Academic journal article College English

"Classbook Sense": Genre and Girls' School Yearbooks in the Early-Twentieth- Century American High School

Academic journal article College English

"Classbook Sense": Genre and Girls' School Yearbooks in the Early-Twentieth- Century American High School

Article excerpt

What is remembered dies,/What is written lives,/Therefore I write to be remembered.

-Ruth Douglass Campbell, in the class book of Kate Bodine Stone (1913)

What we learn when we learn a genre is not just a pattern of forms or even a method of achieving our own ends. We learn, more importantly, what ends we may have.

-Carolyn R. Miller, "Genre as Social Action" (165)

In the spring of 1908, the students of Louisville Girls High School (LGHS) in Louisville, Kentucky, inaugurated their first school annual, a special edition of the school's quarterly literary journal dedicated to the senior class. The object of this volume, as delineated in the preface, was "to collect into a narrow compass, and to arrange in a form convenient for reference, and consultation, a choice selection of the remarkable utterances, and pictured thoughts of the great among all classes, but chiefly of the great Seniors among the class of nineteen hundred and eight" (LGHS, Record 2). That is, a primary purpose of this annual was to compose a shared repository of memories for reference, particularly in the face of an implicitly wide range of student experiences.

But the preservation of these memories was not solely or even primarily for the benefit of the seniors themselves, but instead directed at "the Freshman particularly," to whom "it is of special value, as furnishing the means of storing the youthful mind with a fund of high and ennobling thoughts" (LGHS, Record 2). In other words, the school annual was to play an explicit role in shaping the students' experiences and culture, not merely to reflect and record that culture. This aim is underscored in the featured editorial of that inaugural issue in which the outgoing editors, in typically cheeky but no less earnest fashion, deny aspirations toward "superior intellect" and instead articulate their goal as "the establishment among ourselves of a feeling of fellowship and of loyalty and love for the school as it represents to us, in some degree, a thing higher and nobler than merely a sort of prison school-room during five hours of every day" (LGHS, Record 18). In other words, through this special issue of their literary magazine, students used their compositions to foster a sense of community and shared experience for themselves as students of Louisville Girls High School.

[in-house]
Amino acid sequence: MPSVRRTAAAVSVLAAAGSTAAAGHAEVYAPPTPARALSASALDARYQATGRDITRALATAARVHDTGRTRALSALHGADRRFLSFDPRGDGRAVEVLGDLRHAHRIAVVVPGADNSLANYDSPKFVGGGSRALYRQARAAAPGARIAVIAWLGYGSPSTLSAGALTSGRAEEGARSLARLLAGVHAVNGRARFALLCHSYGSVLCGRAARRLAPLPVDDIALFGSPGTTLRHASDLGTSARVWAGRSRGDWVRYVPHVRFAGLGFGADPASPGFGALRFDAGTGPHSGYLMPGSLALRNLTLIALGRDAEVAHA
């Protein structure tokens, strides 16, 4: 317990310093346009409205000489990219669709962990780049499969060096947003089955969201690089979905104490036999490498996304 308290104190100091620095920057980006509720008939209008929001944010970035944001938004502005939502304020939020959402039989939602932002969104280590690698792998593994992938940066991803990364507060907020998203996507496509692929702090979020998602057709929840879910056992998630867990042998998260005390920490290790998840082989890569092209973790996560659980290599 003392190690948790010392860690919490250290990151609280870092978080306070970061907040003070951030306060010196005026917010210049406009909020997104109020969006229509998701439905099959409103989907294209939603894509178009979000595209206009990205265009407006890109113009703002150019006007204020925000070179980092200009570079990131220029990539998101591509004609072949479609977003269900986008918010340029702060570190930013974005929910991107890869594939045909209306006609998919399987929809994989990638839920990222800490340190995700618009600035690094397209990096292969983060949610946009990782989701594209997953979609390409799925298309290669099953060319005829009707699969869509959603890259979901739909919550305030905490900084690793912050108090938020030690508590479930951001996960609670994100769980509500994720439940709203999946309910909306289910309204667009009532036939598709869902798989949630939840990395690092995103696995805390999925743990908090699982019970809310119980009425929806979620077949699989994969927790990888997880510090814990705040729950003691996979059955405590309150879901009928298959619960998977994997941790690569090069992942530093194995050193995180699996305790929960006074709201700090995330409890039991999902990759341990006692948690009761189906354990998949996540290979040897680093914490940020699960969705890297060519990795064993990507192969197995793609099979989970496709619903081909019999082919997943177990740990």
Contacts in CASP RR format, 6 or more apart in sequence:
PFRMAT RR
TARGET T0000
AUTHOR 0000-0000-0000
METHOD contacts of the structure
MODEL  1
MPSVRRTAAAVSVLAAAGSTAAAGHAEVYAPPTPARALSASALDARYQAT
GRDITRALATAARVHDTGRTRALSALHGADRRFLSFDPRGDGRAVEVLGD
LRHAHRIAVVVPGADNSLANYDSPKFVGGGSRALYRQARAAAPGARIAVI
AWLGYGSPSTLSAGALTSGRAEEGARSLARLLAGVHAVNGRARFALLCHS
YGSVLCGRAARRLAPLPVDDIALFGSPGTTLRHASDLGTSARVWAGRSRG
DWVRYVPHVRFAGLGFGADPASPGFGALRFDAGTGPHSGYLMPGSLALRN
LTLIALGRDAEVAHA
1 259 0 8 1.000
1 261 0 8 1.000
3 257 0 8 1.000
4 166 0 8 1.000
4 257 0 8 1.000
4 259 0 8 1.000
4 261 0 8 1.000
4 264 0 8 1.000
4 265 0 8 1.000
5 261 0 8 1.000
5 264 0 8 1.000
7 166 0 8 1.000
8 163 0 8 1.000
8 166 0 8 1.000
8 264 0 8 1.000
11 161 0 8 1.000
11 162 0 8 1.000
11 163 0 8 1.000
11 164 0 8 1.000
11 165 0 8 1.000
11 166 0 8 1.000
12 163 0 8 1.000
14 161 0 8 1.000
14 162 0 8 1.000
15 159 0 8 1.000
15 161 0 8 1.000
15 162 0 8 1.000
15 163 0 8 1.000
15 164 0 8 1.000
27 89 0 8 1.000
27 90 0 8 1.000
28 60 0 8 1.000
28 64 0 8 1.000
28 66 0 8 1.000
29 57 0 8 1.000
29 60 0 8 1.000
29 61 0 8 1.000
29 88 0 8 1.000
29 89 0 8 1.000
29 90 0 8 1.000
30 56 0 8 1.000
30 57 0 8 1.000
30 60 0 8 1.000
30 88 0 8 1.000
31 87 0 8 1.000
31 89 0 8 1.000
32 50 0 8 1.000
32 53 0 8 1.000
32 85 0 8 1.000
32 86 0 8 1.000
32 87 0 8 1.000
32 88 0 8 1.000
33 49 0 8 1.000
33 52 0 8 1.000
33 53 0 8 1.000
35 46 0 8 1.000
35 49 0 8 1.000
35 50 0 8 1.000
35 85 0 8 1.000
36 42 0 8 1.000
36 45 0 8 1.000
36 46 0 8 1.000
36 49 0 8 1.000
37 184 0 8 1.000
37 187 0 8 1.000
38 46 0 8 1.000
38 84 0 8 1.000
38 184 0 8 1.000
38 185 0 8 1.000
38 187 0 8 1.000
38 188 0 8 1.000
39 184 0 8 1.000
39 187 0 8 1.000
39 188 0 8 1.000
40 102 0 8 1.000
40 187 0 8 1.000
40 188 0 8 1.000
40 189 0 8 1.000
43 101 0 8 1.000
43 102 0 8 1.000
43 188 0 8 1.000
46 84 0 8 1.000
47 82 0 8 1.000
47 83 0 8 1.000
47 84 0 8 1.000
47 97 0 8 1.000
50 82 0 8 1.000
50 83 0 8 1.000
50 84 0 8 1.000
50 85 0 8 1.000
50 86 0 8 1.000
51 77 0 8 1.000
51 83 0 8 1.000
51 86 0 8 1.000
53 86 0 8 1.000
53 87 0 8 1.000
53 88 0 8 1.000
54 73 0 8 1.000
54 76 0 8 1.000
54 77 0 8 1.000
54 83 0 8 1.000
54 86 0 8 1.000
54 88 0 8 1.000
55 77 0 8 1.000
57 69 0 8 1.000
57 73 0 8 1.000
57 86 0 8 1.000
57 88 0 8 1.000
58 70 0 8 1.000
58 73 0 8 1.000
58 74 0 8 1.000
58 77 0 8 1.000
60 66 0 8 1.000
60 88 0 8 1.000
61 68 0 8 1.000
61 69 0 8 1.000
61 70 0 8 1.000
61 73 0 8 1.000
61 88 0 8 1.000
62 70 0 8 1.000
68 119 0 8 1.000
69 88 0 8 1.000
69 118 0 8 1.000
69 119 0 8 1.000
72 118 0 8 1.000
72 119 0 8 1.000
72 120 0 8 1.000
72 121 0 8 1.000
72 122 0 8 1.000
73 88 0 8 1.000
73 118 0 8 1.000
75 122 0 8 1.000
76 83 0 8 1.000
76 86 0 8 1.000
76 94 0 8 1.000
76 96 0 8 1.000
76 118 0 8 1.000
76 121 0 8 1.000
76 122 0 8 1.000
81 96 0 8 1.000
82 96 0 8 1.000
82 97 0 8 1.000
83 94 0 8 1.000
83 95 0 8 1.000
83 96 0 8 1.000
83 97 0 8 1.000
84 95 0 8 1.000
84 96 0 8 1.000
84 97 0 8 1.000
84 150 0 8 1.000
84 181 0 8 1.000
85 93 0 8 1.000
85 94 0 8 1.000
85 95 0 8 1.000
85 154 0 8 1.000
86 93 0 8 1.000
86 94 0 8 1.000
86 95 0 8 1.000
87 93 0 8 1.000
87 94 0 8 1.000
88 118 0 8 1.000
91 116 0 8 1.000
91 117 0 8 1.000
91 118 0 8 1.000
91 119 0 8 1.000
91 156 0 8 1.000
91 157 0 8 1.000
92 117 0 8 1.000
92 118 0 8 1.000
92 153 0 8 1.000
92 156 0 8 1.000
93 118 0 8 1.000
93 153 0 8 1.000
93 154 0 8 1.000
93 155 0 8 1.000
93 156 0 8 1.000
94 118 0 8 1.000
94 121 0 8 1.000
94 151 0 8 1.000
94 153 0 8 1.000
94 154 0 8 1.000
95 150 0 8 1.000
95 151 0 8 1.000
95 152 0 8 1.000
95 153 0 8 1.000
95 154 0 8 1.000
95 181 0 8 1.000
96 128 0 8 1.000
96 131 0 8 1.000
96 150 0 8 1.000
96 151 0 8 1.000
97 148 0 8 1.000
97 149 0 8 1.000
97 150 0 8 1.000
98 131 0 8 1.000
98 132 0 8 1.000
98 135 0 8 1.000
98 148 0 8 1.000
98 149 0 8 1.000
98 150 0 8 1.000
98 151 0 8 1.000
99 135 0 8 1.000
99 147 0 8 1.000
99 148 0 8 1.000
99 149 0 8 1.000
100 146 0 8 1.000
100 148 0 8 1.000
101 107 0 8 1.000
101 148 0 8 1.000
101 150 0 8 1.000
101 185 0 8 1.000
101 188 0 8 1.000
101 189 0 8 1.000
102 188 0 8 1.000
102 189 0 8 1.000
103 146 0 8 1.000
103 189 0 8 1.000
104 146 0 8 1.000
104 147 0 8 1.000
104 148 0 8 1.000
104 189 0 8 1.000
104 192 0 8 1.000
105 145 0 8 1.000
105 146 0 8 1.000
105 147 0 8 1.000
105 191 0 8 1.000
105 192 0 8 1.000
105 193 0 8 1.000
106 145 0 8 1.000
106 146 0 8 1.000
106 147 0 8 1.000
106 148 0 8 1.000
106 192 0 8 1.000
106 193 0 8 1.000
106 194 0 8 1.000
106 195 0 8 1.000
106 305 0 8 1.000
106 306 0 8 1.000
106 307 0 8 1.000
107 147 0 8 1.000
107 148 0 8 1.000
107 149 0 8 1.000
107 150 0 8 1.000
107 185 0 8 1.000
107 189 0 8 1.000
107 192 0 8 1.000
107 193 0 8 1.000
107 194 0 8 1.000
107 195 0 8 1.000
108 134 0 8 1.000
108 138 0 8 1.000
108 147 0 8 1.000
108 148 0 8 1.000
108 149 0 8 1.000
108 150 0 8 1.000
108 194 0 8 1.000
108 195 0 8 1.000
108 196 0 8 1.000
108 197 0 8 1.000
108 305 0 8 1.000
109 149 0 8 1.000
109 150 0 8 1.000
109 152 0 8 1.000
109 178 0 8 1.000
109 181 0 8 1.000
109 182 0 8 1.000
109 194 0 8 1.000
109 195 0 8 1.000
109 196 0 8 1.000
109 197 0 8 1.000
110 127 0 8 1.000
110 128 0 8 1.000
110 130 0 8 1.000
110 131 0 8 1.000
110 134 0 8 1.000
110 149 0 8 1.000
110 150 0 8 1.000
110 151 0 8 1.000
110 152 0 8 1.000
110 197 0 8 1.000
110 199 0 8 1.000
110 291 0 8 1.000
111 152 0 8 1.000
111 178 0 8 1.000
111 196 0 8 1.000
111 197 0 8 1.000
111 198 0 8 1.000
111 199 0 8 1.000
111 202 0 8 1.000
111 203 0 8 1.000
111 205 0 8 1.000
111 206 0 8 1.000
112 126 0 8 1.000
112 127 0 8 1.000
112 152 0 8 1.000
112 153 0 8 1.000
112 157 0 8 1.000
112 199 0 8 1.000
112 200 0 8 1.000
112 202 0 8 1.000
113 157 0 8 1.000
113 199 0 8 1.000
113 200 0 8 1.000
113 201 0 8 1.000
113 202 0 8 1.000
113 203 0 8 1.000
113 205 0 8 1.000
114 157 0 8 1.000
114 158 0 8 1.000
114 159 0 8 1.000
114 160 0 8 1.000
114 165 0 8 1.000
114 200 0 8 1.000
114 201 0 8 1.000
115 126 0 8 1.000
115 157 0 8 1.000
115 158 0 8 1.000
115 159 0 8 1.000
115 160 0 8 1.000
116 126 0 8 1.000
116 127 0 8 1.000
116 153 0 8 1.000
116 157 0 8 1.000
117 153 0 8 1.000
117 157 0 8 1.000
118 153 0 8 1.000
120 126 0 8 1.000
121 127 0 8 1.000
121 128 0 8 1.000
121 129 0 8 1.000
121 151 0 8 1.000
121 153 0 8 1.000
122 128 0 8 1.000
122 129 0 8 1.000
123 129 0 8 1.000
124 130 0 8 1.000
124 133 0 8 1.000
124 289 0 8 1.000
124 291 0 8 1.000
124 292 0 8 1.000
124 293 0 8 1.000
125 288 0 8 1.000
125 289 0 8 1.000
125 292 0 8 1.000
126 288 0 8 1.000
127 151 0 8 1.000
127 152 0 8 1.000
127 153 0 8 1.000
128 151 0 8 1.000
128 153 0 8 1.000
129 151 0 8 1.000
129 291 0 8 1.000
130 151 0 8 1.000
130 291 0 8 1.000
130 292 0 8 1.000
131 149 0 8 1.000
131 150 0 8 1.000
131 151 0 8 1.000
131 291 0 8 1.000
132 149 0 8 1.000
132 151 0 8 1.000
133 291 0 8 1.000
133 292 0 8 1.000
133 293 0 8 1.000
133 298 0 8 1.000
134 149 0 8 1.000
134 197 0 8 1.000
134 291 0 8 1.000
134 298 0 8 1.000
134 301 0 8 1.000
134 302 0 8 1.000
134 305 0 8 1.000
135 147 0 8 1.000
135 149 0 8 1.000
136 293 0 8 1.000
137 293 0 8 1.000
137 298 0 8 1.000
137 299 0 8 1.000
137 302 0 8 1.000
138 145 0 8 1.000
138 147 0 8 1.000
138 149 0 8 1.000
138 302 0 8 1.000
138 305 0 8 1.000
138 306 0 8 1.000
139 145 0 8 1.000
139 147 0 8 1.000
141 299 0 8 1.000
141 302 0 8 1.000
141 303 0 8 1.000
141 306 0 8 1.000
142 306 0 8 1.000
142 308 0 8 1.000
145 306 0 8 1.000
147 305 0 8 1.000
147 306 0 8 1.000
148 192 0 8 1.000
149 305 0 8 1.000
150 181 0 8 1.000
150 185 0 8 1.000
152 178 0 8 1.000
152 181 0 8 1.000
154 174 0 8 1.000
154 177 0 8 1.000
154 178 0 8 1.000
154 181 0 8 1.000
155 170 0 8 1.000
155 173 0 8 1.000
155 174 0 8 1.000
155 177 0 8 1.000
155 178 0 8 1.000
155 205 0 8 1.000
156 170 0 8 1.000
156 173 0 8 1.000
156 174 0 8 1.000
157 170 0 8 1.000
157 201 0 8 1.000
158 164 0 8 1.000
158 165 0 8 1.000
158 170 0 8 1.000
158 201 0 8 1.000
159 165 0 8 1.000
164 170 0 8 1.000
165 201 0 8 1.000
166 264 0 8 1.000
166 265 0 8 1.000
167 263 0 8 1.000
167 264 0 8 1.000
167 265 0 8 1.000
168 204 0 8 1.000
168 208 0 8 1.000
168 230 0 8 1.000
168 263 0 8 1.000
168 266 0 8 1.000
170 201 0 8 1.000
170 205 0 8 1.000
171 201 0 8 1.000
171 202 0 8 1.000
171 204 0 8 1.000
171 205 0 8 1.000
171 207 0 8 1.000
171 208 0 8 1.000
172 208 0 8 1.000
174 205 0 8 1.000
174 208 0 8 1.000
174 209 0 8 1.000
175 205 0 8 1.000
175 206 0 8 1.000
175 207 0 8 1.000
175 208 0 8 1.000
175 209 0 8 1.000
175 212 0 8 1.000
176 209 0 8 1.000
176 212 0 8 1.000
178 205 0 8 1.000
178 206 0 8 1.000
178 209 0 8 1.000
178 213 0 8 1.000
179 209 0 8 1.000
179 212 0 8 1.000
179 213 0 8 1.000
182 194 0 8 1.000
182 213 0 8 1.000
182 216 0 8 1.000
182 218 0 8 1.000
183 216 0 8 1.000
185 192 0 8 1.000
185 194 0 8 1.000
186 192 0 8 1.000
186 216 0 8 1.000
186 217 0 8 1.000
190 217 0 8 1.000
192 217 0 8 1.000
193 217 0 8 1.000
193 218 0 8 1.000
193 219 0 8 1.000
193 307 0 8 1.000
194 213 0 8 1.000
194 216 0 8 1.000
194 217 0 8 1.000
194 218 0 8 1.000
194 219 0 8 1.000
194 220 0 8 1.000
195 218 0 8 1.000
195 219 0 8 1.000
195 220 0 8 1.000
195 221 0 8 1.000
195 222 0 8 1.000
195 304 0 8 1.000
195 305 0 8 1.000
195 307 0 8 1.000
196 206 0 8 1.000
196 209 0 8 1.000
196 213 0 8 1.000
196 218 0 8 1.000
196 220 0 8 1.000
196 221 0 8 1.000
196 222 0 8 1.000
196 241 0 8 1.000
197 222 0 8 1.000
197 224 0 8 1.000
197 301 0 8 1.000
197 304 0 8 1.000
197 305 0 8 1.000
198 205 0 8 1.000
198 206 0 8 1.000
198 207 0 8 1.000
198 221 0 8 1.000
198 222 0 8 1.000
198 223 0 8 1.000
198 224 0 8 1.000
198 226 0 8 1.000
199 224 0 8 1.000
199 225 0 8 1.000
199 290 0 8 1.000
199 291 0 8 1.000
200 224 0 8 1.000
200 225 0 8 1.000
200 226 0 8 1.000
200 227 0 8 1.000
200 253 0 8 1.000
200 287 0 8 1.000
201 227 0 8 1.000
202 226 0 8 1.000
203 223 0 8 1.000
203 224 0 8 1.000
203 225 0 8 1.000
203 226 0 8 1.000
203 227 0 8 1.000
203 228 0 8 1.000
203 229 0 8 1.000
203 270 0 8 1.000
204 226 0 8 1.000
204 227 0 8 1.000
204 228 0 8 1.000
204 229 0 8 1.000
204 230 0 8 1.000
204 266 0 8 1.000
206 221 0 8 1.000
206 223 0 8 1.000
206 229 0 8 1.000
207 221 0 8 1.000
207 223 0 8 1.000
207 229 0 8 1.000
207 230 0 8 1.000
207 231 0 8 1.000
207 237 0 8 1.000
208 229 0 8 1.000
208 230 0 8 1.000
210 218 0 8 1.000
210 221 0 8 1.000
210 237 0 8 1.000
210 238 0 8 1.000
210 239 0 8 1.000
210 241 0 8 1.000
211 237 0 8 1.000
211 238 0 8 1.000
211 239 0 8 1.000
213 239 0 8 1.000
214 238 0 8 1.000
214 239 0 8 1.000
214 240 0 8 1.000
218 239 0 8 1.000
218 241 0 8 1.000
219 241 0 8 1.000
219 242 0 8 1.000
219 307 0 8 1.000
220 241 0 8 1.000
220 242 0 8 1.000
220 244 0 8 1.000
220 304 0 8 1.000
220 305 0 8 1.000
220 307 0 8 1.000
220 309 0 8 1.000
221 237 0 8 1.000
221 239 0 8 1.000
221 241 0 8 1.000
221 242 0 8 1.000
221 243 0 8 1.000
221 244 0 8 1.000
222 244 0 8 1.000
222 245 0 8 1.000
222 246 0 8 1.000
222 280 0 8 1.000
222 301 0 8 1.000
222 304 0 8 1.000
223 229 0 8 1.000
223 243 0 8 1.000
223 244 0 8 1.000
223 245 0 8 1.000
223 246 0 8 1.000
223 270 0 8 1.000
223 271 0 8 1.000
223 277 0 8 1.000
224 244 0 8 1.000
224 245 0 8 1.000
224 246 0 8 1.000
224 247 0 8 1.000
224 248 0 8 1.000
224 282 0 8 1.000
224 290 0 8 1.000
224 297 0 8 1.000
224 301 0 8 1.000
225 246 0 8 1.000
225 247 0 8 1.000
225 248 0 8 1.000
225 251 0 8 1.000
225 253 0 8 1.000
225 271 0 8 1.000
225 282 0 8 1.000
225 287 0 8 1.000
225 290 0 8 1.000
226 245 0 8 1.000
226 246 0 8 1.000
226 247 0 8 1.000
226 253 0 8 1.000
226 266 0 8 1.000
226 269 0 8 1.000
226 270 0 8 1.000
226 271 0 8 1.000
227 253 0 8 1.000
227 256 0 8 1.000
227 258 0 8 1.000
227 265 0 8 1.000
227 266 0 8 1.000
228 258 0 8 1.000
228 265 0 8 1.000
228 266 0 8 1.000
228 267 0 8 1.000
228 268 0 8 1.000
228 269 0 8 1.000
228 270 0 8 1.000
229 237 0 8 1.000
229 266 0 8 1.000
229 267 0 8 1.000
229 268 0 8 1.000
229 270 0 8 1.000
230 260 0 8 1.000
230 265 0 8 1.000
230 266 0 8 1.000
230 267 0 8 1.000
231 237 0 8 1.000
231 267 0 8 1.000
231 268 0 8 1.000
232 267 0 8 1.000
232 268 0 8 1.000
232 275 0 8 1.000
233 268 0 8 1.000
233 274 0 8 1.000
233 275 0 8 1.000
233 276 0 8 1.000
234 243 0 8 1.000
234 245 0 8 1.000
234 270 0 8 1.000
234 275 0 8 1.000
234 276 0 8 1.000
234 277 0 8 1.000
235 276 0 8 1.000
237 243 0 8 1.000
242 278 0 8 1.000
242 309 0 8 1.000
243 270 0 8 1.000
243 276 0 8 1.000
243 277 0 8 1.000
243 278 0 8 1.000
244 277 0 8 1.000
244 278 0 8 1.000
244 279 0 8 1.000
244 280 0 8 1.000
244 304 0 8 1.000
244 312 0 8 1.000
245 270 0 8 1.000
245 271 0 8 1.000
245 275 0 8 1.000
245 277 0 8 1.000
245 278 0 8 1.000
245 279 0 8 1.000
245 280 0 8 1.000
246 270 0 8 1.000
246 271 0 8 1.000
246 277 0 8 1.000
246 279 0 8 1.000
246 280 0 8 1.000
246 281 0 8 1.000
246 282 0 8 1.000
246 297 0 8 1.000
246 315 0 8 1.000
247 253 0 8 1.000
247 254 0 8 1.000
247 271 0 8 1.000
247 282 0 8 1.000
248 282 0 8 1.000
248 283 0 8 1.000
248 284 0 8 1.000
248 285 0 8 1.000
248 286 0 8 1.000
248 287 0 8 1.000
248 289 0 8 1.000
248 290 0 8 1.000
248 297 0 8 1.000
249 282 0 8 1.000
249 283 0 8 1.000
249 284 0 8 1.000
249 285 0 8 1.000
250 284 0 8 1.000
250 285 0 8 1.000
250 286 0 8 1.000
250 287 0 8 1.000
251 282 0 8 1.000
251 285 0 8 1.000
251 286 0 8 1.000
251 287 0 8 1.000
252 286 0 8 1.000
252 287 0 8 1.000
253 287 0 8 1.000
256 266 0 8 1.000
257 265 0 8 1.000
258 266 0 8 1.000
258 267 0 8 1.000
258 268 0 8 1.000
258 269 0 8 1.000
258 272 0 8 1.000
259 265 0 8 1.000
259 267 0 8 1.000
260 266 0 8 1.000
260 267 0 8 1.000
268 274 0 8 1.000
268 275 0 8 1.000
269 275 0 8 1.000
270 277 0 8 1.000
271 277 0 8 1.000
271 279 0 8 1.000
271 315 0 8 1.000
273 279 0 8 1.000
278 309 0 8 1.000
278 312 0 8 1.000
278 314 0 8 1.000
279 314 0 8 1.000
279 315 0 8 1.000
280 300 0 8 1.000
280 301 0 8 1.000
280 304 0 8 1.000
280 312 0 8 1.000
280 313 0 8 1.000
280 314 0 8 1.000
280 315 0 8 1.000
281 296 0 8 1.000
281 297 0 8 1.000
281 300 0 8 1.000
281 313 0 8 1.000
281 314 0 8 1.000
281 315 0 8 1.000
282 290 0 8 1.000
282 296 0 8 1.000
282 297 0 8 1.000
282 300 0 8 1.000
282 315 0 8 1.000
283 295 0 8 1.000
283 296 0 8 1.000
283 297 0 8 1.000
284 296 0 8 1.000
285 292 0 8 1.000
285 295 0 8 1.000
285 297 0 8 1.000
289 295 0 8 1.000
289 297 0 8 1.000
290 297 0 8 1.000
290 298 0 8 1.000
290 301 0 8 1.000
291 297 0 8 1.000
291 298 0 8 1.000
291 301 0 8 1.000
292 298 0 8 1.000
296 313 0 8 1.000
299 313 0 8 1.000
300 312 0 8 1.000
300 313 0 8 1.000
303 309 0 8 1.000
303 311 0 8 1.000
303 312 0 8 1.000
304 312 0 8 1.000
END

Composing a unified representation of their high school experience in this way may have been particularly important to students at this time, as high school enrollments were expanding exponentially in Louisville and across the United States, rapidly transforming the face of the American high school.1 Louisville Girls High School, the first public high school for white girls in that city, was no exception. This school, initially called Female High School and opened along with Male High School in 1856, had an academic focus and rigorous curriculum modeled on the English curricula of colleges and prestigious high schools nationally. It remained the only public high school for white girls in the city throughout the nineteenth century, though commercial, business, and normal (teacher training) programs were also offered as alternative courses of study. In the twentieth century, branch high schools were opened for students in the eastern and western parts of the city, which provided the first two years of high school study, though the central campus remained the only one that offered the higher branches.

The school's enrollments had risen steadily since its establishment in 1856, growing from a few dozen to an average of 300 to 400 students by the turn of the century (Louisville School Board). By 1910, enrollments had swelled to 607 at LGHS, but by June 1911 these numbers would more than double when female students from LGHS, the two branch high schools for young women, and the co-educational commercial department were consolidated together into one Girls High School, swelling enrollments to a whopping 1,528 students (Board of Education). …

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